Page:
This new analysis would mean that titanosaurs, a diverse group of long-necked, plant-eating dinosaurs, lived longer ago than previously thought.
“The main importance of this fossil, apart from being a new species of titanosaur, is that it is the oldest recorded for this group worldwide,” Pablo Gallina of the National Scientific and Technical Research Council (Conicet) said.
He added that 140 million-year-old fossils are “really very scarce”.
The specimen, discovered seven years ago in Neuquén Province, northwest Patagonia, has been named ‘Ninjatitan zapatai’ after palaeontologist Sebastian ‘El Ninja’ Apesteguia and technician Rogelio Zapata.
As well as being the oldest titanosaur ever discovered, it is also believed to be the largest.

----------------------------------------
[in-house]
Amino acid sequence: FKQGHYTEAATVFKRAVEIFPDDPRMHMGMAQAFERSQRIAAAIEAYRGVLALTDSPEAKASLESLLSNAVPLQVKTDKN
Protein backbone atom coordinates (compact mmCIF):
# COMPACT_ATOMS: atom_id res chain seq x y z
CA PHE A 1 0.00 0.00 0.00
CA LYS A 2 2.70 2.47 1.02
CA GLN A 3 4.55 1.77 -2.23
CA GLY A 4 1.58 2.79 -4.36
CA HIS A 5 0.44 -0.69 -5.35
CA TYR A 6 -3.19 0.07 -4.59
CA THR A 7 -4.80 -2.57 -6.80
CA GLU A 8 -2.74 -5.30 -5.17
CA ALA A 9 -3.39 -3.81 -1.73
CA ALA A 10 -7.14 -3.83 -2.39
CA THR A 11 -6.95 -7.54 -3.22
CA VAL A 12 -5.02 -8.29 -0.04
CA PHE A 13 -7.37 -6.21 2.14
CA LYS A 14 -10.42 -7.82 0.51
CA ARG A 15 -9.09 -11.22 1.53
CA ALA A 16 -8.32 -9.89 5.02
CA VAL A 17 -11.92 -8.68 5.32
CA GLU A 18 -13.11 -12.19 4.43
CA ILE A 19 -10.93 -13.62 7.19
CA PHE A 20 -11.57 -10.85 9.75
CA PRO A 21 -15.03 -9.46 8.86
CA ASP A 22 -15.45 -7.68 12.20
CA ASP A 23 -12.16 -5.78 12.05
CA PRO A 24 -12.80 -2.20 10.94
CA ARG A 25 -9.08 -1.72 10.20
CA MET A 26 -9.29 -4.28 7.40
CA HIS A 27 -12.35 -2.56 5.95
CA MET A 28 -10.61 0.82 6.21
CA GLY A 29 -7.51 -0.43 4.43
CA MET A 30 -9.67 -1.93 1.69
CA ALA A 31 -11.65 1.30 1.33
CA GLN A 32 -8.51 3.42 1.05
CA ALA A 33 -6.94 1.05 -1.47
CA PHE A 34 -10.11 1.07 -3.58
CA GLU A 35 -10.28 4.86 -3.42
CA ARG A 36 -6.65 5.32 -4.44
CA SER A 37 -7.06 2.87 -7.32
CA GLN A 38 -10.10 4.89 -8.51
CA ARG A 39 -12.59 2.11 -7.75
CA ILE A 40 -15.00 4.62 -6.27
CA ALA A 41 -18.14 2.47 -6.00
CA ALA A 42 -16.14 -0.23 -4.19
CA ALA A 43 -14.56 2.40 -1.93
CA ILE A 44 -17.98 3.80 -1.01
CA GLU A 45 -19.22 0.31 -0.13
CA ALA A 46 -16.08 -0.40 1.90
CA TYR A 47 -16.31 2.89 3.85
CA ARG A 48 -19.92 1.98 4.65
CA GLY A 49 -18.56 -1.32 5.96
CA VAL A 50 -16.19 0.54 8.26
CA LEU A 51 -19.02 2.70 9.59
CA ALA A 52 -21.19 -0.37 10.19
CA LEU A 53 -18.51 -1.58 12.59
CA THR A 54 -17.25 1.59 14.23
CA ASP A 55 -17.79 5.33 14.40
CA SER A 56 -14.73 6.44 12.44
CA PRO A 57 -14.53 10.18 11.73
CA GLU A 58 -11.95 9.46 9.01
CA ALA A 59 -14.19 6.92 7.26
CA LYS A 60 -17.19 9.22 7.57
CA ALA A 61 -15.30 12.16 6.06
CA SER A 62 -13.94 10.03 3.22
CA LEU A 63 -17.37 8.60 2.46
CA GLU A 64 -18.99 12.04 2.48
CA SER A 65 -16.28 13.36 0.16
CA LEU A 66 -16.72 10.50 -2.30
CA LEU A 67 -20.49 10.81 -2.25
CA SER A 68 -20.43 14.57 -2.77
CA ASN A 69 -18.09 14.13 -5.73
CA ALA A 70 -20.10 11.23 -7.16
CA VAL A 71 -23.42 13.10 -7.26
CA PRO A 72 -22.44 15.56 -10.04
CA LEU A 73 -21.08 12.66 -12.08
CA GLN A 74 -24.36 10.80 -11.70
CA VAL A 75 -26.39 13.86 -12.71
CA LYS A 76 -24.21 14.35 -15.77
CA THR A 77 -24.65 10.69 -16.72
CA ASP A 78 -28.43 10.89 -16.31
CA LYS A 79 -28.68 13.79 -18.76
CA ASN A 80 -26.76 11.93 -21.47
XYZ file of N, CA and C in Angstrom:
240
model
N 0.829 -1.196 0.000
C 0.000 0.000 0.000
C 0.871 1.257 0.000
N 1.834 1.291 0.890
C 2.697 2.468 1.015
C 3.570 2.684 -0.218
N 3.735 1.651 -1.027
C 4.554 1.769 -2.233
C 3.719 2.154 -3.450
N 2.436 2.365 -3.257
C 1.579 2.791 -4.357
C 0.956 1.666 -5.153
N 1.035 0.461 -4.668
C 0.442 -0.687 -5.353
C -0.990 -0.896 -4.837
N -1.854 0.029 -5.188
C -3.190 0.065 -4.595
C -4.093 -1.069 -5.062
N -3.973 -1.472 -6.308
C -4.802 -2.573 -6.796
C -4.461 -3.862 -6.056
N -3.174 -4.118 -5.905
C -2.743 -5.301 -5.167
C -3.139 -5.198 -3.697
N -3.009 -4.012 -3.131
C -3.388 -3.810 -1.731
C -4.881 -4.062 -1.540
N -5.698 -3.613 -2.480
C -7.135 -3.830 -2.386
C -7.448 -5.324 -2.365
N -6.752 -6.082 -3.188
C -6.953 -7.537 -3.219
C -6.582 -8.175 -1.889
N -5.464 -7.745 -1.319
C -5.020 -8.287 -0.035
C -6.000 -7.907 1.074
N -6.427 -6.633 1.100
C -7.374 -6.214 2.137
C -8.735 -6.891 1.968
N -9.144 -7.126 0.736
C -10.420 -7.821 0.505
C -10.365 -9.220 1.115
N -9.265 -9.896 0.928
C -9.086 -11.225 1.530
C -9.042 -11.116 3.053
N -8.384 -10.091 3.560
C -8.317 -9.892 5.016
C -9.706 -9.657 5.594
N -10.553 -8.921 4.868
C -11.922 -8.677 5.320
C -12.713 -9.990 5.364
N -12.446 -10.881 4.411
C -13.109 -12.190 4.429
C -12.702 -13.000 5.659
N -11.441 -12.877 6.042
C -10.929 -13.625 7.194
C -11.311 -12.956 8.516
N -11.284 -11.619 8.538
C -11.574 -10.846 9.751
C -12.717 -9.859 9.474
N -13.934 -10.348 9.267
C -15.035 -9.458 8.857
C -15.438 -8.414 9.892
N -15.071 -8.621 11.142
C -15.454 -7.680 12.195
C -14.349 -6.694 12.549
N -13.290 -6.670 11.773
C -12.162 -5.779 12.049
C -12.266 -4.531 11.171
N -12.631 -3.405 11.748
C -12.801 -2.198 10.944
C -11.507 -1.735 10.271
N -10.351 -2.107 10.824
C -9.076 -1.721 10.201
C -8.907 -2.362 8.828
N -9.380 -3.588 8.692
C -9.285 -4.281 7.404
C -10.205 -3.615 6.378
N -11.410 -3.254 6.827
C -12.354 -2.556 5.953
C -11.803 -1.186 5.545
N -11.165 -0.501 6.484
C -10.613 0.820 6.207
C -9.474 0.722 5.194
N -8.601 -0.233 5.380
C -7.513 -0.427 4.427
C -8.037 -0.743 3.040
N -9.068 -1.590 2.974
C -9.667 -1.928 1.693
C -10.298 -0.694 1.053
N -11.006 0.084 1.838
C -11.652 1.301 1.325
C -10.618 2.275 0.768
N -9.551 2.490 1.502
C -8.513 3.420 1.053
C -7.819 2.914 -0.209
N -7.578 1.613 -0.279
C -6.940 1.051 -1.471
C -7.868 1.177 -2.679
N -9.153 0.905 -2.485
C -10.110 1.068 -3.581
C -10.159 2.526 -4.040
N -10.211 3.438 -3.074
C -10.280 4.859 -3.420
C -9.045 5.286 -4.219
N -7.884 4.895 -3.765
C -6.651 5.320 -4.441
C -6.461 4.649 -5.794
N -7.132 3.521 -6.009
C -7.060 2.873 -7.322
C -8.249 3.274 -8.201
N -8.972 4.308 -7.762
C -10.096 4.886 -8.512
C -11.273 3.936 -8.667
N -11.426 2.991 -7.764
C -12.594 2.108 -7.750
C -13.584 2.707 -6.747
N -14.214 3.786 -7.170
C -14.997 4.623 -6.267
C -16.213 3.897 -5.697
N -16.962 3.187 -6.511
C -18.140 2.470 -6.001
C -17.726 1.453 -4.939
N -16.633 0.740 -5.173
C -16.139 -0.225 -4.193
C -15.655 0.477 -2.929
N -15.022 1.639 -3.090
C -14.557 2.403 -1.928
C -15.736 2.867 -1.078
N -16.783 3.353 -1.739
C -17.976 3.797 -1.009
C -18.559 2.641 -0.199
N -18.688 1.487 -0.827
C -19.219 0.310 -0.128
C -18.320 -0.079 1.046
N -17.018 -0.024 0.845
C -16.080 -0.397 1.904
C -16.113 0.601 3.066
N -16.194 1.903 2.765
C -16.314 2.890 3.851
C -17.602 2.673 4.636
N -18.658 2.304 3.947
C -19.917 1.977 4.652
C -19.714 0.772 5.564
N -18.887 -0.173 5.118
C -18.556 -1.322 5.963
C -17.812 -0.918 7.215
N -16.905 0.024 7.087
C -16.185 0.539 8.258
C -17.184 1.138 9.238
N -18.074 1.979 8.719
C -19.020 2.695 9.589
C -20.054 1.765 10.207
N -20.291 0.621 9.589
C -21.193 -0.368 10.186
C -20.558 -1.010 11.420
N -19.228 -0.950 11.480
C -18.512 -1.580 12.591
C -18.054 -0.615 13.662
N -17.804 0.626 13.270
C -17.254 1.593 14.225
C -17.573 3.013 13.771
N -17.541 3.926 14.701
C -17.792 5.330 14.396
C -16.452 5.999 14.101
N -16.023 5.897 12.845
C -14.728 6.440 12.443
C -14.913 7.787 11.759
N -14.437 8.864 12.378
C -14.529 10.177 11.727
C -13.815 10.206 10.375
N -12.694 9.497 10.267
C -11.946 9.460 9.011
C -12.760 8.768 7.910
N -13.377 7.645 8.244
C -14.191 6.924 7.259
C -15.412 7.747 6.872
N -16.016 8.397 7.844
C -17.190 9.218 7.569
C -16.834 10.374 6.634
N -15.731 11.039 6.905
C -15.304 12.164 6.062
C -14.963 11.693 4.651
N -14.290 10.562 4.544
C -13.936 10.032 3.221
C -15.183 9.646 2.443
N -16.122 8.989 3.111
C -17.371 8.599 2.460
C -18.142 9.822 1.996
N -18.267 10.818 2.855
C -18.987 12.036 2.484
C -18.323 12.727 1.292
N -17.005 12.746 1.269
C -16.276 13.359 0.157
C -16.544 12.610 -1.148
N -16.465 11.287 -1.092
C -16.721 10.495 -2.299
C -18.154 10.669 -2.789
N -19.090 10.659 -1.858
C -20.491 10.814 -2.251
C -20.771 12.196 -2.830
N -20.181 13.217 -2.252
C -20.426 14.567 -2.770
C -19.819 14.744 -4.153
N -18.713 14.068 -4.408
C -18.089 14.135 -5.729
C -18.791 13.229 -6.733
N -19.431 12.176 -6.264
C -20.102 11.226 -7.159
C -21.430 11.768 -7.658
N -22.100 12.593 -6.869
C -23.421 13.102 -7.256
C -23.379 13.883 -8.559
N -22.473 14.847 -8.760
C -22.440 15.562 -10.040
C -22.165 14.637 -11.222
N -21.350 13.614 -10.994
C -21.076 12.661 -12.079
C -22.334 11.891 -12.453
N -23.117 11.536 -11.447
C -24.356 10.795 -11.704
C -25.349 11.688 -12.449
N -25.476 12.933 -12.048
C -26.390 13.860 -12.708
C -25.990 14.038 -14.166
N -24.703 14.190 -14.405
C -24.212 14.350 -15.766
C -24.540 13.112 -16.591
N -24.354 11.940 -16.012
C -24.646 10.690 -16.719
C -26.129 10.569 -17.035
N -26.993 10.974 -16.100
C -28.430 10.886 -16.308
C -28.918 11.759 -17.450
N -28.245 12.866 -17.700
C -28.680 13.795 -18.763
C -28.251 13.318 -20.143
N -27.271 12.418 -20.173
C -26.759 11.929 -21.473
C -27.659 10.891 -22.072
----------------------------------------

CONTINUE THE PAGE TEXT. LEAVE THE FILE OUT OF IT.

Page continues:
Although the fossil is incomplete, its pelvic bone and vertebrae suggest that the Ninjatitan zapatai was around 20 metres long. Its close relative, the Andesaurus, grew to be 18 metres long.
The largest animal to have ever existed remains the blue whale, however, which can grow to 33.5m long.
Titanosaurs were still roaming the earth when dinosaurs became extinct at the end of the Cretaceous period around 65 million years ago.